I had to chuckle at this article of the man who has the least experience in Congress and is running for Boehner’s House Speaker job and the man who while in Congress sponsored only two bills that passed in the House and became law: One renamed a post office and the other a flight research center in California. And the same man who puts his foot in his mouth when confessed what the true goal of taxpayer-funded Benghazi Committee is. McCarthy said, “Everybody thought Hillary Clinton was unbeatable right? But we put together a Benghazi Special Committee, a select committee. What are her numbers today? Her numbers are dropping,” McCarthy said. “Why? Cause she’s untrustable. But no one would have known any of that had happened had we not fought and made that happen.” The man is certainly on Sodium Pentothal and not ready for primetime nor ready to take a job that is 3rd in line to the Presidency..
Kevin McCarthy thinks John Boehner did an above average job as House speaker — but not by much.
The Republican House majority leader — who is competing to replace Boehner when he retires next month — told Fox News host Sean Hannity that despite frustrations, there were a lot of good things that came from his speakership. But he graded Boehner only a B-minus.
“You may disagree with me. He won a majority; we’ve got the highest margin we’ve ever had before. We lowered the deficit within there,” McCarthy said. “There is a lot more — we passed 300 bills this year. If you look into the Senate, they haven’t moved.”
The U.S. Commodity Futures Trading Commission said it ordered Deutsche Bank AG to pay a $2.5 million civil penalty to settle claims the bank failed to properly report swaps transactions between January 2013 and July of this year.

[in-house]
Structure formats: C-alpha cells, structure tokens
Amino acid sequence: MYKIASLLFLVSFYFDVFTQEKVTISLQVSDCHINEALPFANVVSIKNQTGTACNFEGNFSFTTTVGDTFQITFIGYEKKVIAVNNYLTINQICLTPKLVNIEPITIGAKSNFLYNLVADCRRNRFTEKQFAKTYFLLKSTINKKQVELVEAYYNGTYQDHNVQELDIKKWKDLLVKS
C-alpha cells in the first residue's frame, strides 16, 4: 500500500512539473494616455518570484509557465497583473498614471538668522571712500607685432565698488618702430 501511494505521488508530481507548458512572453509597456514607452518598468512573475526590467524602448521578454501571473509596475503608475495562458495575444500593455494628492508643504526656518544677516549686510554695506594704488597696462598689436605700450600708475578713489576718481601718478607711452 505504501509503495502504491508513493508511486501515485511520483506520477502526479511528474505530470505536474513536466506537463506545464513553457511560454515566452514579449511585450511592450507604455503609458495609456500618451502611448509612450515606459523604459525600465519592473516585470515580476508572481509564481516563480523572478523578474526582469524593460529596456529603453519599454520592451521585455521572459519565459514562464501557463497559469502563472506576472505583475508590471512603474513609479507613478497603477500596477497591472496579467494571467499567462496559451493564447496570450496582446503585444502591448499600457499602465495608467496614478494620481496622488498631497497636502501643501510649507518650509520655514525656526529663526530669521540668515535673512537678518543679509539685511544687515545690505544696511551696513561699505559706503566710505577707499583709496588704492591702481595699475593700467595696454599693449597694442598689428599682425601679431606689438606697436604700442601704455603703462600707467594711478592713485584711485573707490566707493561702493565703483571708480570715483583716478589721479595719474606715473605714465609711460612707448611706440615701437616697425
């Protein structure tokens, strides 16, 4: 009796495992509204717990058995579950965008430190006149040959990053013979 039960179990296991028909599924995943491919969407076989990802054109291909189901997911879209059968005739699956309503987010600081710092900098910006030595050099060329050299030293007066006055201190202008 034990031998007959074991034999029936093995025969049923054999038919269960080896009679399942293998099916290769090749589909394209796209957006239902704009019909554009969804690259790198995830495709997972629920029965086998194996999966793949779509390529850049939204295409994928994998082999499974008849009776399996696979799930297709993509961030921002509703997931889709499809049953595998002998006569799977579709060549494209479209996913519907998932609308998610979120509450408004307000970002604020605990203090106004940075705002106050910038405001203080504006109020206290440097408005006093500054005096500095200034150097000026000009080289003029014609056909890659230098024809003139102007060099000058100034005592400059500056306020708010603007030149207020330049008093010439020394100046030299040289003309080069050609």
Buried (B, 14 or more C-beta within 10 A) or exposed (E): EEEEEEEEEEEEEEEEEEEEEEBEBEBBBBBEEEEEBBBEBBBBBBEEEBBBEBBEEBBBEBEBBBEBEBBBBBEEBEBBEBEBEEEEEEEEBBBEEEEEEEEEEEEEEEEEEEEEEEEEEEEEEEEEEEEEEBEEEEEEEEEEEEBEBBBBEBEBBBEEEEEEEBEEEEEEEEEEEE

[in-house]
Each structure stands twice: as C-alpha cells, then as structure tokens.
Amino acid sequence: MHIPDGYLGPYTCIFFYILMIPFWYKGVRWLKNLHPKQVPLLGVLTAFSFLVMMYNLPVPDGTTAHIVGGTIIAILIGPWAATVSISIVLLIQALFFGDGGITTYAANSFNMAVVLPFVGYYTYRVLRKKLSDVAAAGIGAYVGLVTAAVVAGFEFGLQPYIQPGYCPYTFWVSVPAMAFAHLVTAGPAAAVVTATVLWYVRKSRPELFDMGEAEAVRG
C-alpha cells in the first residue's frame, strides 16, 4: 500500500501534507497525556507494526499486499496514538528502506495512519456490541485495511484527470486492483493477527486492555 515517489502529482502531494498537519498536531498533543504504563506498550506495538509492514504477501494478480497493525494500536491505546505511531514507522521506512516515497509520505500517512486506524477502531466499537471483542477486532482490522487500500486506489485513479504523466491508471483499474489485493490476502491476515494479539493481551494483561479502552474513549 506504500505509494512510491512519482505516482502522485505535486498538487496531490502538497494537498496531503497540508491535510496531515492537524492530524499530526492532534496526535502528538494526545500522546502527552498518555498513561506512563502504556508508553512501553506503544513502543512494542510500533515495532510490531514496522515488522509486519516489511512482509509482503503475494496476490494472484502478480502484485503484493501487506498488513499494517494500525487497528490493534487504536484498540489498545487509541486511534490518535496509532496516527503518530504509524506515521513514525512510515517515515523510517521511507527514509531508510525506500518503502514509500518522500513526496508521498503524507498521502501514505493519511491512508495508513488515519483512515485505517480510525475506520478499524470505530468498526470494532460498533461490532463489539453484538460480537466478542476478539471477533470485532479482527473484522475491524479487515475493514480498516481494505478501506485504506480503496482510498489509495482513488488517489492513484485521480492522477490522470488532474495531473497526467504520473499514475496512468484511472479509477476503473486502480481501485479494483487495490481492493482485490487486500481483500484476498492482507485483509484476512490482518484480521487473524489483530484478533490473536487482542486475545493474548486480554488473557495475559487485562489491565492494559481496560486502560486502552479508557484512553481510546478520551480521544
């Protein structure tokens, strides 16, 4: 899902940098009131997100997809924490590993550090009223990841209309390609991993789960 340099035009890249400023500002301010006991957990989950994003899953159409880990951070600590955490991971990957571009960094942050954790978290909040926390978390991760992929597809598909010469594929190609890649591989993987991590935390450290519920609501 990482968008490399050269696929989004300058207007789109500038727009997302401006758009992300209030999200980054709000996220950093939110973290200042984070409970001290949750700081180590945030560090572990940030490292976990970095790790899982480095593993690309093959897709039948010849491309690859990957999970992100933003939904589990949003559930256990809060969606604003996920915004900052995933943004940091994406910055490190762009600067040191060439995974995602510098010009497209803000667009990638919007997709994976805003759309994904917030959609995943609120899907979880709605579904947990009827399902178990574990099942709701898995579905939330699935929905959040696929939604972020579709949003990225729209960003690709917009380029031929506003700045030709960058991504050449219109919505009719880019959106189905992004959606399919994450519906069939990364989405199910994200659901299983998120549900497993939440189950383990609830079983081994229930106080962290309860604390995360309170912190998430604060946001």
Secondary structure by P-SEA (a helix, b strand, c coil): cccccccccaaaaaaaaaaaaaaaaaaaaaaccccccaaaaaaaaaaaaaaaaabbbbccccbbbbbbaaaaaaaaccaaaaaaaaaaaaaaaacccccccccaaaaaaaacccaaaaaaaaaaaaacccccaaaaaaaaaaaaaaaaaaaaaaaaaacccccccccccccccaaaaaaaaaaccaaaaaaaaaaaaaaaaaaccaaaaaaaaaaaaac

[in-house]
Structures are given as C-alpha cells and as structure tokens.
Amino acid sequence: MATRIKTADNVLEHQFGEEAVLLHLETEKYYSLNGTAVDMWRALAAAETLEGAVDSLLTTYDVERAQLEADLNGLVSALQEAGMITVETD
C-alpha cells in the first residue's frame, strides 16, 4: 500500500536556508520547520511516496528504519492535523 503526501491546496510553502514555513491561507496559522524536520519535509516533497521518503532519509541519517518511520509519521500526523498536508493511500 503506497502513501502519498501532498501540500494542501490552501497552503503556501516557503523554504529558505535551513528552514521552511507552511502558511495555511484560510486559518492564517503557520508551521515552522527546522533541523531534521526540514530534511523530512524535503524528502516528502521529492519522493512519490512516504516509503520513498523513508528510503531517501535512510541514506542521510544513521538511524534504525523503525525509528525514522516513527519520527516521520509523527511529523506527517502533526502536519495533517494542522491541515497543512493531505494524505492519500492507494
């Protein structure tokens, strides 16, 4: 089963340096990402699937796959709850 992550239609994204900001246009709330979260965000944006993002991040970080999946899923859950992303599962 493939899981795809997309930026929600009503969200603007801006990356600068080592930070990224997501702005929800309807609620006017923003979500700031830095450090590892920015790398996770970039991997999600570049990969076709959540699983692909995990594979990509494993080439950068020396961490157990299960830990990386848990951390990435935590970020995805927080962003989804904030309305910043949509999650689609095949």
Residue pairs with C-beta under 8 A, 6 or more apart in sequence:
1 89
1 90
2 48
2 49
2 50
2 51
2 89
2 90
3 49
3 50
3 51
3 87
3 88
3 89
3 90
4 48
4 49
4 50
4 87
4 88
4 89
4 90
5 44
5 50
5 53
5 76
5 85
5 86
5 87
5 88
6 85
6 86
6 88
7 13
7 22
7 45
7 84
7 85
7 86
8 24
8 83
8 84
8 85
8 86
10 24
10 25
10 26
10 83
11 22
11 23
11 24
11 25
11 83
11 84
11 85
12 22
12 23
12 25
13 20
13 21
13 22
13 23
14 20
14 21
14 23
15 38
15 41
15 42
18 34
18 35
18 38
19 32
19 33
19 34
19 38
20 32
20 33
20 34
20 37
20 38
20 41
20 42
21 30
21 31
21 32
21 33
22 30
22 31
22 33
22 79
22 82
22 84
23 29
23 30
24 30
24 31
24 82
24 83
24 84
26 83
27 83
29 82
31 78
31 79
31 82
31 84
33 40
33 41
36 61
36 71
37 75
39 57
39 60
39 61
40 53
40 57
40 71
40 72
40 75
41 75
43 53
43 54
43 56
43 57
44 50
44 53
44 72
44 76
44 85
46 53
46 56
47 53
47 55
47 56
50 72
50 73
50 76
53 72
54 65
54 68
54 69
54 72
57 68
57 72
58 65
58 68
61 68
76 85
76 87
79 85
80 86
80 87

The CFTC said Deutsche Bank didn’t diligently address and correct the reporting errors until the bank was notified of the CFTC’s investigation, and failed to have an adequate swaps supervisory system governing its swaps reporting requirements.
According to the CFTC order, Deutsche Bank consented to the order without admitting or denying any of the findings or conclusions. A company spokesman declined to comment.
Three former Barclays Plc traders facing U.K. charges that they conspired to manipulate Libor may pursue a U.S. lawsuit seeking to force the bank to keep paying their legal fees, a federal judge ruled on Wednesday.
U.S. District Judge Lewis Kaplan in Manhattan rejected Barclays’ request to dismiss the lawsuit by Alex Pabon, Jay Merchant and Ryan Reich, who worked for the British-based bank in New York.
They said Barclays violated the whistleblower protections of the Dodd-Frank financial reform law when it decided in May 2014 to stop paying their fees in retaliation for their cooperation since 2009 in U.S. and U.K. probes into Libor manipulation.
(CN) – Chase Bank must face identity theft claims for employees who let money launderers use a customer’s dormant accounts in a Medicare fraud scheme, the Second Circuit ruled Wednesday.
Yelena Galper sued JP Morgan Chase Bank N.A. in New York state court in May 2013, claiming several of its employees accepted bribes to help now-convicted money launderers defraud the Medicare program from 2008 to 2011, using accounts in her name.
Controllers of three clinics – Bay Medical Care, SZS Medical Care and SVS Wellcare Medical – would allegedly write checks to phony corporations, thus concealing the fraud.
The launderers would then withdraw cash from the phony accounts and return it to the clinic owners, after taking a fee for themselves, according to Galper’s amended complaint.
Chase employees knowingly let the launderers control Galper’s previously dormant personal checking account and let them use an associated ATM card to deposit and pay out proceeds of the Medicare fraud scheme, the complaint states.